Testing data for nitric acid demonstrates that fertilizer products are safe.
The international Organization for Economic Cooperation and Development (OECD) has approved product testing data on nitric acid, the final step in a two-year regulatory review. OECD’s acceptance of the data concludes international reviews of the set of five product testing dossiers on 25 fertilizer materials.
The nitric acid data was generated by The Fertilizer Institute (TFI) and the European Fertilizer Manufacturers Association (EFMA) for inclusion into an international database of chemicals.
"The OECD approval is a resounding success for the fertilizer industry, finalizing seven years worth of efforts to demonstrate with scientific data that fertilizer products are safe," says TFI President Ford B. West. "TFI took the lead on this important initiative, which benefits the global fertilizer industry by generating scientific data that demonstrates fertilizers are safe when used as intended and pose no harm to industry workers, community members. or the environment."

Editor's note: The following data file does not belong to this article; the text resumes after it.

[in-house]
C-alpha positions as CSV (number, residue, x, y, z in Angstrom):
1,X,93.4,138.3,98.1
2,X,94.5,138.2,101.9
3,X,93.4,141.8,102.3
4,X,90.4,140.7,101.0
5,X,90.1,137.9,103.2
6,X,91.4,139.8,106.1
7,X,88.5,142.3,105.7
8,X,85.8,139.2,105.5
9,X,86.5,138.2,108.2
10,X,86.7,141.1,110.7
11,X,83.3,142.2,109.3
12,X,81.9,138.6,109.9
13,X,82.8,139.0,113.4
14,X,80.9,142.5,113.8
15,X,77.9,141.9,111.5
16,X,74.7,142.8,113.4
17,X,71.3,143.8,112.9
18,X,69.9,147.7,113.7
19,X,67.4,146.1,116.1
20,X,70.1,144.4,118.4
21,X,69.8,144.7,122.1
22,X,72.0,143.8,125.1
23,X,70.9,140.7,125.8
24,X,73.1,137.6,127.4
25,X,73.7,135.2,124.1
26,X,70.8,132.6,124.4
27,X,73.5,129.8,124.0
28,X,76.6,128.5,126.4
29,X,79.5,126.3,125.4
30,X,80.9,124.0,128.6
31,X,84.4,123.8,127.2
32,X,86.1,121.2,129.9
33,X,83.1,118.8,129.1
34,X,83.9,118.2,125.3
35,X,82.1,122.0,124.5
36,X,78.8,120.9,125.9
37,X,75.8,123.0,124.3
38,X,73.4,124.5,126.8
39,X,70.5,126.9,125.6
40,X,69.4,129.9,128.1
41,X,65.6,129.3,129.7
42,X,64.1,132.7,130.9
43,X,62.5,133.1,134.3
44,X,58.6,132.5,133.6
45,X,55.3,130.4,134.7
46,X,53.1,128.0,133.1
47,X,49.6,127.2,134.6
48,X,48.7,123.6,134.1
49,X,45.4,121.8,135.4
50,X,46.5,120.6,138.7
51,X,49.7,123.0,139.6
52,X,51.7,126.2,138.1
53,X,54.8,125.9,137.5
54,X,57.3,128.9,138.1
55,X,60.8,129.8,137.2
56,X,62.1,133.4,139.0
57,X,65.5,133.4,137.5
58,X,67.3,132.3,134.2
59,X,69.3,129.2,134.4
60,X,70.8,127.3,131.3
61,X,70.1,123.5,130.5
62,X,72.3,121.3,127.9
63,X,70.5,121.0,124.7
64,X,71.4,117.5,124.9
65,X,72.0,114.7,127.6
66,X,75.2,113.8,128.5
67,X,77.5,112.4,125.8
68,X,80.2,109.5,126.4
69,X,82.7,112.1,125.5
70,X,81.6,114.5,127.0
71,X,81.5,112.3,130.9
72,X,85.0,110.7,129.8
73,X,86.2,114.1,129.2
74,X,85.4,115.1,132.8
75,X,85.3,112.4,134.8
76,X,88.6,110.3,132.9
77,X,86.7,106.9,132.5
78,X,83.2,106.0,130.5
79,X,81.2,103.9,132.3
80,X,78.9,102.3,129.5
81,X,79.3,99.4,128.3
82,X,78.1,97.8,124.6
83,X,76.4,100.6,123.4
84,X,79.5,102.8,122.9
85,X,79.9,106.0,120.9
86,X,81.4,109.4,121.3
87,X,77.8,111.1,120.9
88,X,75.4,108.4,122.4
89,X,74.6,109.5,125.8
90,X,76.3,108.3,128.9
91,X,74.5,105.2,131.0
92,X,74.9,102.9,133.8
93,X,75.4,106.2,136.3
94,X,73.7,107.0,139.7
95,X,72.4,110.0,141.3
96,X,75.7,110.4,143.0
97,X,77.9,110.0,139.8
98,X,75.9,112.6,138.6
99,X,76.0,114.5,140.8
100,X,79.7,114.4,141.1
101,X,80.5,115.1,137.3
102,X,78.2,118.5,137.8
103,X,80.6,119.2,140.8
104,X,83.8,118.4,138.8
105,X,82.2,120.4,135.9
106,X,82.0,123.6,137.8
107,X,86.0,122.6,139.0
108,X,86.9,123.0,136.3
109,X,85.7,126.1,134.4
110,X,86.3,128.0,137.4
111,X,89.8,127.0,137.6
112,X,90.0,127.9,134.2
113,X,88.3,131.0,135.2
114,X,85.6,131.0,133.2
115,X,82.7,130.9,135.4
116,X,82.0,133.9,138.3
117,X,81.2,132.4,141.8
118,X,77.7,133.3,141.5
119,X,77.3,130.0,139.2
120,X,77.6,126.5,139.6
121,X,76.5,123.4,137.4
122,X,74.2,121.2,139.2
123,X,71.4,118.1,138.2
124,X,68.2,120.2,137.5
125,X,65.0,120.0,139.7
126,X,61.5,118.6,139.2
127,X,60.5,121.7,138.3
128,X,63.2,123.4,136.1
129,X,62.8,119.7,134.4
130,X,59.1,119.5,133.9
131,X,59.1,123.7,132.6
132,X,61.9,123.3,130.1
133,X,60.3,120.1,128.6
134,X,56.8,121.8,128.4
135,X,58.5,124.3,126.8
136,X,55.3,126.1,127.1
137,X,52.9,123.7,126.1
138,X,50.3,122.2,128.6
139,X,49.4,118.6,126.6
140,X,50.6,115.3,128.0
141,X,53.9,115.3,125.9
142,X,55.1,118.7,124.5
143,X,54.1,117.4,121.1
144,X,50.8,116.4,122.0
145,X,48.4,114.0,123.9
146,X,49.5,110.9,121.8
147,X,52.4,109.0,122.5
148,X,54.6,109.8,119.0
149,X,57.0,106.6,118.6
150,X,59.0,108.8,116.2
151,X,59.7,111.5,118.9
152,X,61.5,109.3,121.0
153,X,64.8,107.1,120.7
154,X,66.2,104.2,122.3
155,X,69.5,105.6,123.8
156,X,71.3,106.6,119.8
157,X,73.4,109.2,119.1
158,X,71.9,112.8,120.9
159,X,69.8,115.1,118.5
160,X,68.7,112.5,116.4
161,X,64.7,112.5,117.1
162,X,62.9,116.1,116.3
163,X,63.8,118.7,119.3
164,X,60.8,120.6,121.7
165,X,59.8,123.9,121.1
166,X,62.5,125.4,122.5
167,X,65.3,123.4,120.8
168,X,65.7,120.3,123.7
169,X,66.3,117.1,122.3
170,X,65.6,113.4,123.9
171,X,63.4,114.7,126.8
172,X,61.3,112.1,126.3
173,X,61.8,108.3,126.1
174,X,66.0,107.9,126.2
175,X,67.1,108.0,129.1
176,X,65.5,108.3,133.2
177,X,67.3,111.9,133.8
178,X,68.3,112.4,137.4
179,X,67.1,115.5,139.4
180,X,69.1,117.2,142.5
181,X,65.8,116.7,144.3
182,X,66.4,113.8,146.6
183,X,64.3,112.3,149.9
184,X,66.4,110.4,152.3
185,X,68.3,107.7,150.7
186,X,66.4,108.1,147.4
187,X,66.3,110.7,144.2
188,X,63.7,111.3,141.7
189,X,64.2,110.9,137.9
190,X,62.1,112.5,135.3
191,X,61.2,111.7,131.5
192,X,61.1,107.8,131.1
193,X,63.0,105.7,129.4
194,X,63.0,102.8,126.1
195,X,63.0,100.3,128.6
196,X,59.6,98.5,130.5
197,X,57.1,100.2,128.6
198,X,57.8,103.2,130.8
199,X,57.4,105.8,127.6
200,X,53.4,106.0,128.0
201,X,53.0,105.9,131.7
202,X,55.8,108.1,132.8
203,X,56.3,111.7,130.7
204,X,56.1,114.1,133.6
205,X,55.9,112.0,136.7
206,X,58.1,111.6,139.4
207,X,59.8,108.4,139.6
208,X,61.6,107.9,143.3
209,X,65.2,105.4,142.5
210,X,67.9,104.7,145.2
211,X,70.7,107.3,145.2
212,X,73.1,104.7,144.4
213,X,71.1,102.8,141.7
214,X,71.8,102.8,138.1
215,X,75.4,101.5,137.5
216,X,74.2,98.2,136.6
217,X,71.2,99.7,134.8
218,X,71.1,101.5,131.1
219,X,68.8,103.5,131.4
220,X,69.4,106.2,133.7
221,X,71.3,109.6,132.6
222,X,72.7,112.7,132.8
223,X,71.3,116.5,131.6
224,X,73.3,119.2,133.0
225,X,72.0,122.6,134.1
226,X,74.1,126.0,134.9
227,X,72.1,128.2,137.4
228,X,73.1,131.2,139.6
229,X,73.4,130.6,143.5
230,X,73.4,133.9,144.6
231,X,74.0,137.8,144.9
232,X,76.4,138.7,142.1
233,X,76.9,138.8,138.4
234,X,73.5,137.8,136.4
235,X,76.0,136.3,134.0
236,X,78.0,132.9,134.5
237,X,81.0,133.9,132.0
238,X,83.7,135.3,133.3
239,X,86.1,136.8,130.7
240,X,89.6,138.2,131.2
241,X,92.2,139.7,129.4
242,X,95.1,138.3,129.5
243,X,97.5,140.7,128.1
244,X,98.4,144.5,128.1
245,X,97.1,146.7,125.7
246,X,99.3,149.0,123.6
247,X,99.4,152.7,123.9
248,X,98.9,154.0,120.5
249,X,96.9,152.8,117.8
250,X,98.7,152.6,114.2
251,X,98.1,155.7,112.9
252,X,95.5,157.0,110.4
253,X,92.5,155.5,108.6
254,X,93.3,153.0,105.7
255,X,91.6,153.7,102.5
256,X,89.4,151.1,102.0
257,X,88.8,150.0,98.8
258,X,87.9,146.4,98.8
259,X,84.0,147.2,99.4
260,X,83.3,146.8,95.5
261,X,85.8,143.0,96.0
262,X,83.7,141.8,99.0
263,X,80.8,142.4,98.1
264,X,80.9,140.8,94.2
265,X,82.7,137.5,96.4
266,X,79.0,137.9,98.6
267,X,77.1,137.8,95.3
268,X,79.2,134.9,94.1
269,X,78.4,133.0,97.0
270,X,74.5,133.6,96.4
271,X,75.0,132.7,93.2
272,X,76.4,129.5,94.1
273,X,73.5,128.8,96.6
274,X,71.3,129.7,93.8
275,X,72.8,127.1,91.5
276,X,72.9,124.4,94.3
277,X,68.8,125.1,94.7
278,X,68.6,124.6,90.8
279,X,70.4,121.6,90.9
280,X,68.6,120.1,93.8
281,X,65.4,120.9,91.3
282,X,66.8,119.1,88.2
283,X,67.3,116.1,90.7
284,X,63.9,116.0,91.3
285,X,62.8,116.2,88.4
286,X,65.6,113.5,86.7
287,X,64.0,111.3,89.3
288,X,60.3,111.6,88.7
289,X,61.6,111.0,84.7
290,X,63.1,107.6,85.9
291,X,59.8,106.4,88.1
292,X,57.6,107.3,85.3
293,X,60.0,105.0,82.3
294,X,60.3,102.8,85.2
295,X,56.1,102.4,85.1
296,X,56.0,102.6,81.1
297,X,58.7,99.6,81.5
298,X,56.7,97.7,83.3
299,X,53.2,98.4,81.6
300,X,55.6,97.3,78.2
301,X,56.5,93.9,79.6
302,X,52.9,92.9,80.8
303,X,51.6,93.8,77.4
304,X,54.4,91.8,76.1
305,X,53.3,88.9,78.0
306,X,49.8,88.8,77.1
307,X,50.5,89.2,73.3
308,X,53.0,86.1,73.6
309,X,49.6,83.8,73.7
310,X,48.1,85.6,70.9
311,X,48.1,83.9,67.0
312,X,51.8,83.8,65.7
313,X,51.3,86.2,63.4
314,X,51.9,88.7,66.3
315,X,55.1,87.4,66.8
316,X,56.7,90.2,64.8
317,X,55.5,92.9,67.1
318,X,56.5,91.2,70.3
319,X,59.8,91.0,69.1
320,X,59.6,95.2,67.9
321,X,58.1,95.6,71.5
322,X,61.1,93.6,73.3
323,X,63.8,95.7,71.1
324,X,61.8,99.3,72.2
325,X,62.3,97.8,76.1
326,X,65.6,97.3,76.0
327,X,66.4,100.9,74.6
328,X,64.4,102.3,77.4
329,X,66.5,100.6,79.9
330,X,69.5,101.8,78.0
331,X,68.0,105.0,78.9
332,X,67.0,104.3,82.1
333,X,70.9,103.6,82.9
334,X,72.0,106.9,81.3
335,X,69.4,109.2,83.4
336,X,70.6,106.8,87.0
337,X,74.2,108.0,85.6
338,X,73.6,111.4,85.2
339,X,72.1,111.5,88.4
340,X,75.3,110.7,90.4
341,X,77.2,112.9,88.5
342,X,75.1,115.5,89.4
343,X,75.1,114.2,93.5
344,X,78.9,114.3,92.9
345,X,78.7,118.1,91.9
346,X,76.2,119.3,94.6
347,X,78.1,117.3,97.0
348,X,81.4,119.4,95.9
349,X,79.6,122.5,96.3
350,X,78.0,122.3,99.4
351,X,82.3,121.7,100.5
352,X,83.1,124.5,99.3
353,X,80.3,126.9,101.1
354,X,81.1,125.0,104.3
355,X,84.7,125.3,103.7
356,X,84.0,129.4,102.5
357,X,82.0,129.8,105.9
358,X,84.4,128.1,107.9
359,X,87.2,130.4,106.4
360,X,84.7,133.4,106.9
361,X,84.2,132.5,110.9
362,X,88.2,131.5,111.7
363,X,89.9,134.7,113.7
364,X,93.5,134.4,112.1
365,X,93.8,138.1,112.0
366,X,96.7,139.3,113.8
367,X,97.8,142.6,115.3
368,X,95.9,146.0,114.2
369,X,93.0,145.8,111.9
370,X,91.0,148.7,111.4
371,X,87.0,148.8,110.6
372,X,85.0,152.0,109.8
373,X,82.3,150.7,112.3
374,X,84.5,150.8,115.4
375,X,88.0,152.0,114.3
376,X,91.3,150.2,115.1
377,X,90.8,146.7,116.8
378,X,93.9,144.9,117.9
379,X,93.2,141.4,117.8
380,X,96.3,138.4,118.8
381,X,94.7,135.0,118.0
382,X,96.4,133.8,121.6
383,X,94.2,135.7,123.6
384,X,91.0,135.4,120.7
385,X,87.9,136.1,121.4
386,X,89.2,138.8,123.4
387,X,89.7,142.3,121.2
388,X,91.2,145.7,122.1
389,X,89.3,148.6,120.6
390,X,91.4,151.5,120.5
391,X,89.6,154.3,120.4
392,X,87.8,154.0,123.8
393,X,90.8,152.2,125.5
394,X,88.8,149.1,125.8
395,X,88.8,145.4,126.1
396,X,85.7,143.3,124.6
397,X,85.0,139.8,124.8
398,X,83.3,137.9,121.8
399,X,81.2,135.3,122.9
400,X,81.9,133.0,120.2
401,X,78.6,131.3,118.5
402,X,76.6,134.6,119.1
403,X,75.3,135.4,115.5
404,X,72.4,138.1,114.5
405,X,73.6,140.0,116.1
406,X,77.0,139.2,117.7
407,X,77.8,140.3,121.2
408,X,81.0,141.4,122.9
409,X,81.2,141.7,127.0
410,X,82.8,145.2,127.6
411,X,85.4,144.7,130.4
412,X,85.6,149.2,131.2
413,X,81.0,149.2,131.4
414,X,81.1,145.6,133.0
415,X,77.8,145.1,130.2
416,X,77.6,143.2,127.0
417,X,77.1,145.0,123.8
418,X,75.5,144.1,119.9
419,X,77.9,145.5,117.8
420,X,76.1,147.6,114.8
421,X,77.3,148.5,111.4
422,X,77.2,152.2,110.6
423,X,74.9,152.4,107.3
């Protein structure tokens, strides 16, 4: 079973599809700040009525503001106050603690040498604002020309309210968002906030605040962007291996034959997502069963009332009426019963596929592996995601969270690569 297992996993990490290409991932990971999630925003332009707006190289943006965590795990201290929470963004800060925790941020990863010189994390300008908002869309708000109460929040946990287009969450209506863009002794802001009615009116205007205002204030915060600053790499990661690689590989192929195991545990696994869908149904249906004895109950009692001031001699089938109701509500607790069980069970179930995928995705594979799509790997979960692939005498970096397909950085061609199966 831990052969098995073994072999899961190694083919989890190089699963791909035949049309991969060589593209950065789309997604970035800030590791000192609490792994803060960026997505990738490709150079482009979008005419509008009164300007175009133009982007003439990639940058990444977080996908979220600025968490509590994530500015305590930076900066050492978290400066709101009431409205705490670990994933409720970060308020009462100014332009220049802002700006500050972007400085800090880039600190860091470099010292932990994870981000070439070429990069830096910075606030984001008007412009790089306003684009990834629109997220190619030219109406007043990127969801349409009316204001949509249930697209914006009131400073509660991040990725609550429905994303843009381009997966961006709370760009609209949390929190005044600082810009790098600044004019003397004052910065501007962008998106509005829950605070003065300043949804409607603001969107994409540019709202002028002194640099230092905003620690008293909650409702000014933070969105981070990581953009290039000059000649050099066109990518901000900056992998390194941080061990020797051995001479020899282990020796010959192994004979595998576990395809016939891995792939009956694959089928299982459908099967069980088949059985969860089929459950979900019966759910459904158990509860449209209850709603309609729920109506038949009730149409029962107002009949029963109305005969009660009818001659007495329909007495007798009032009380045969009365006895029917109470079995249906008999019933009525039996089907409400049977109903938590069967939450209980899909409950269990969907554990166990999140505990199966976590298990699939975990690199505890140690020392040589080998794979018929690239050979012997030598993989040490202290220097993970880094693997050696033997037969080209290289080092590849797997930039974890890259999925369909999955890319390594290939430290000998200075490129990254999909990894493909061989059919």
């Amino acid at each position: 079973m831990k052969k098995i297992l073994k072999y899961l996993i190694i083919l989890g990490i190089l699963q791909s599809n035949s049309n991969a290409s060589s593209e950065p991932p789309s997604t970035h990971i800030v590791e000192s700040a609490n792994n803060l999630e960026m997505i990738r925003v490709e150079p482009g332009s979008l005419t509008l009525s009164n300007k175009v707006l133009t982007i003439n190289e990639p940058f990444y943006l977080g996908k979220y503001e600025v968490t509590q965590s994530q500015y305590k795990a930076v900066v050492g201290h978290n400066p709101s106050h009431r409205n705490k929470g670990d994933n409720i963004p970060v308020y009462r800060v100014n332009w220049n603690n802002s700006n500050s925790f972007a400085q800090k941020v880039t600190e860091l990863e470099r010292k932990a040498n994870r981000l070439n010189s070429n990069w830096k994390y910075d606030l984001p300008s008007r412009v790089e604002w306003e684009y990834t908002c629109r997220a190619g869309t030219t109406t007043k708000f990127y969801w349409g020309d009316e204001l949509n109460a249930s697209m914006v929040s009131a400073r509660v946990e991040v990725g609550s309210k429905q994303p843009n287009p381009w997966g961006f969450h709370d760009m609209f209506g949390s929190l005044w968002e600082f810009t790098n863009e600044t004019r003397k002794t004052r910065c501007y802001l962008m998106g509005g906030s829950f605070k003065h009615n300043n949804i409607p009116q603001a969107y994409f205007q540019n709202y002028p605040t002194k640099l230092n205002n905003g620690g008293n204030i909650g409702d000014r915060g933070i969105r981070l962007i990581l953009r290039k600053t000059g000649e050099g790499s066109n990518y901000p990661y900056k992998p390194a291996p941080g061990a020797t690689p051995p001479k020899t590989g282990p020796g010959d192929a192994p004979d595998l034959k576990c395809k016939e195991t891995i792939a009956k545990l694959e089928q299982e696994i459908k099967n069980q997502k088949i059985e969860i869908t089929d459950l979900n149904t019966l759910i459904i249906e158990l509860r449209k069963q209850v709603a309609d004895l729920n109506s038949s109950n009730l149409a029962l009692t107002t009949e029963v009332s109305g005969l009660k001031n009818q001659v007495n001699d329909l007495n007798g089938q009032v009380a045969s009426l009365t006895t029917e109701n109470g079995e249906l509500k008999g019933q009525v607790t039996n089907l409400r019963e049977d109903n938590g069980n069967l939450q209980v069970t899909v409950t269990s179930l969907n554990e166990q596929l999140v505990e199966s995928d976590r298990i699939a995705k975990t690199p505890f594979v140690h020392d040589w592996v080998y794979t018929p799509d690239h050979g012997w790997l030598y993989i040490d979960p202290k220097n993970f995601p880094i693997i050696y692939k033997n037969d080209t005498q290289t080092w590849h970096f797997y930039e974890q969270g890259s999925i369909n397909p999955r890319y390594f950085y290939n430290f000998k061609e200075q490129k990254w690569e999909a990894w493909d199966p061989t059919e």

The U.S. was the sponsor country for fertilizer products within the OECD process and the U.S. Environmental Protection Agency (EPA) served as the formal presenter. TFI was also present to provide technical support on the testing data. Successful adoption by OECD of these fertilizer products also confers regulatory approval through EPA’s High Production Volume (HPV) data challenge, and covers many of the important data points necessary in the current European Union’s Registration, Evaluation, Authorization and Restriction of Chemicals (REACH) program.
"TFI has been utilizing this fertilizer product testing data since its development in 2003," said West. "International approval for this safety data is an essential next step given the globalization of the fertilizer industry and the increased efforts on the worldwide regulation of chemicals."
The phosphates and ammonia groups of fertilizer data were reviewed and accepted by OECD in April 2007 and the nitrate and sulfate products were approved in October of 2007